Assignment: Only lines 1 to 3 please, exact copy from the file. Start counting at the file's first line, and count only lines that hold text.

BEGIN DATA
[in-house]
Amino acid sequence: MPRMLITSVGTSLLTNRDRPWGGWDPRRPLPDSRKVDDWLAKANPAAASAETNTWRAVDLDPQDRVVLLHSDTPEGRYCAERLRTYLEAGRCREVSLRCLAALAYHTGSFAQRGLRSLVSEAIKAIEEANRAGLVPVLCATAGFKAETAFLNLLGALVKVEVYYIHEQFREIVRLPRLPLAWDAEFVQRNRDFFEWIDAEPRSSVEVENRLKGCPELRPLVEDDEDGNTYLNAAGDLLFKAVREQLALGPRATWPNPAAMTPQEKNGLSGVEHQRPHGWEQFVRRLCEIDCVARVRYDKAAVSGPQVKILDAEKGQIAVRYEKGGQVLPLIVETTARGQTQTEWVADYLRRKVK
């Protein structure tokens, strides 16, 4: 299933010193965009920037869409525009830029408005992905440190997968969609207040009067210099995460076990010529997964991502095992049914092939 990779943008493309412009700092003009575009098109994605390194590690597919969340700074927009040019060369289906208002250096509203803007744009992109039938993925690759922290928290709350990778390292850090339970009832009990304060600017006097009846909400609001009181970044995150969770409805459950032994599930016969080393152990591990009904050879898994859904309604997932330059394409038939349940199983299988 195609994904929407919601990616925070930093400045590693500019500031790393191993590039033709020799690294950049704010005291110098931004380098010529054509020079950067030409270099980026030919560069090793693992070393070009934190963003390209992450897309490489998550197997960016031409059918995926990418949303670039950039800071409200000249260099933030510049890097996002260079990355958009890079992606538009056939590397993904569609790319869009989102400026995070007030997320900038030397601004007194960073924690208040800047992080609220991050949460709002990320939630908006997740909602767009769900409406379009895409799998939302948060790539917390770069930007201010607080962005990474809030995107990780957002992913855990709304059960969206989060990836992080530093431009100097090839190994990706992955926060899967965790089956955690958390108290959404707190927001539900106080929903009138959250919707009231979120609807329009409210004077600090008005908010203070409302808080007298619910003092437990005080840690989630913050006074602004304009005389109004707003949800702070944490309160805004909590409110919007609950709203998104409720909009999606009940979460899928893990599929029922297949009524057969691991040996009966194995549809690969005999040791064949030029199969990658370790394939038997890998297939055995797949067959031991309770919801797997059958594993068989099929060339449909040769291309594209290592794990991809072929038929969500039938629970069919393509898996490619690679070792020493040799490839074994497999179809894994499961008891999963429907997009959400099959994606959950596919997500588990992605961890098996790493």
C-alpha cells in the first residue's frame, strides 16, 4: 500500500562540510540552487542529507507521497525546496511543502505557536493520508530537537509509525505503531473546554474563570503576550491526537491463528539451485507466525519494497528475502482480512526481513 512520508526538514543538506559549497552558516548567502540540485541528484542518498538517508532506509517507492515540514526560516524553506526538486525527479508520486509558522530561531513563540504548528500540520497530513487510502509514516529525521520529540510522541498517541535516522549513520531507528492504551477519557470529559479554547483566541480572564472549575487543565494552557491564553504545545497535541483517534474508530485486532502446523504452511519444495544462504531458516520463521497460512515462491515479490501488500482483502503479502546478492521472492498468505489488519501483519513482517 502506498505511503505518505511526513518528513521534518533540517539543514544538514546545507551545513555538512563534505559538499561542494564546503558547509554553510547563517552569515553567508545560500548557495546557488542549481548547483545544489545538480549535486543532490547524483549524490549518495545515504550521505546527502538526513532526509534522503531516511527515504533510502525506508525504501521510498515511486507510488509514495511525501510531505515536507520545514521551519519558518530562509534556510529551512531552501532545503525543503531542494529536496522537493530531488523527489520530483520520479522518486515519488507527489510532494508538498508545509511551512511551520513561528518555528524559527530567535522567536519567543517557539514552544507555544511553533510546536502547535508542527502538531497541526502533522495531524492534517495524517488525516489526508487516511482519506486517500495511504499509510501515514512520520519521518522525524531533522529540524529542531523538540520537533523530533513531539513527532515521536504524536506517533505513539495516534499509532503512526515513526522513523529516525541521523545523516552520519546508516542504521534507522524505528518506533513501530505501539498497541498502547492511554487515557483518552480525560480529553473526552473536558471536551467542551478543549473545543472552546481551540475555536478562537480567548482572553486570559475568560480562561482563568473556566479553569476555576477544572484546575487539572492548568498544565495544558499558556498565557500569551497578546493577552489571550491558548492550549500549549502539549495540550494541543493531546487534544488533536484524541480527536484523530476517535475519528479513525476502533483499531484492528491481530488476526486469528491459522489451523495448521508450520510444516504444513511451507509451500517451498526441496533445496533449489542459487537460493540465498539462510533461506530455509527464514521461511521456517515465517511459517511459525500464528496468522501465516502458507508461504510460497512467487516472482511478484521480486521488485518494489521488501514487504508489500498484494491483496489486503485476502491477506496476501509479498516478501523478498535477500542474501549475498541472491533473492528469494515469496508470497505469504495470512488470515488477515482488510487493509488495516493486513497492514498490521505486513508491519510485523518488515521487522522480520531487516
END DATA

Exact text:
[in-house]
Amino acid sequence: MPRMLITSVGTSLLTNRDRPWGGWDPRRPLPDSRKVDDWLAKANPAAASAETNTWRAVDLDPQDRVVLLHSDTPEGRYCAERLRTYLEAGRCREVSLRCLAALAYHTGSFAQRGLRSLVSEAIKAIEEANRAGLVPVLCATAGFKAETAFLNLLGALVKVEVYYIHEQFREIVRLPRLPLAWDAEFVQRNRDFFEWIDAEPRSSVEVENRLKGCPELRPLVEDDEDGNTYLNAAGDLLFKAVREQLALGPRATWPNPAAMTPQEKNGLSGVEHQRPHGWEQFVRRLCEIDCVARVRYDKAAVSGPQVKILDAEKGQIAVRYEKGGQVLPLIVETTARGQTQTEWVADYLRRKVK
């Protein structure tokens, strides 16, 4: 299933010193965009920037869409525009830029408005992905440190997968969609207040009067210099995460076990010529997964991502095992049914092939 990779943008493309412009700092003009575009098109994605390194590690597919969340700074927009040019060369289906208002250096509203803007744009992109039938993925690759922290928290709350990778390292850090339970009832009990304060600017006097009846909400609001009181970044995150969770409805459950032994599930016969080393152990591990009904050879898994859904309604997932330059394409038939349940199983299988 195609994904929407919601990616925070930093400045590693500019500031790393191993590039033709020799690294950049704010005291110098931004380098010529054509020079950067030409270099980026030919560069090793693992070393070009934190963003390209992450897309490489998550197997960016031409059918995926990418949303670039950039800071409200000249260099933030510049890097996002260079990355958009890079992606538009056939590397993904569609790319869009989102400026995070007030997320900038030397601004007194960073924690208040800047992080609220991050949460709002990320939630908006997740909602767009769900409406379009895409799998939302948060790539917390770069930007201010607080962005990474809030995107990780957002992913855990709304059960969206989060990836992080530093431009100097090839190994990706992955926060899967965790089956955690958390108290959404707190927001539900106080929903009138959250919707009231979120609807329009409210004077600090008005908010203070409302808080007298619910003092437990005080840690989630913050006074602004304009005389109004707003949800702070944490309160805004909590409110919007609950709203998104409720909009999606009940979460899928893990599929029922297949009524057969691991040996009966194995549809690969005999040791064949030029199969990658370790394939038997890998297939055995797949067959031991309770919801797997059958594993068989099929060339449909040769291309594209290592794990991809072929038929969500039938629970069919393509898996490619690679070792020493040799490839074994497999179809894994499961008891999963429907997009959400099959994606959950596919997500588990992605961890098996790493």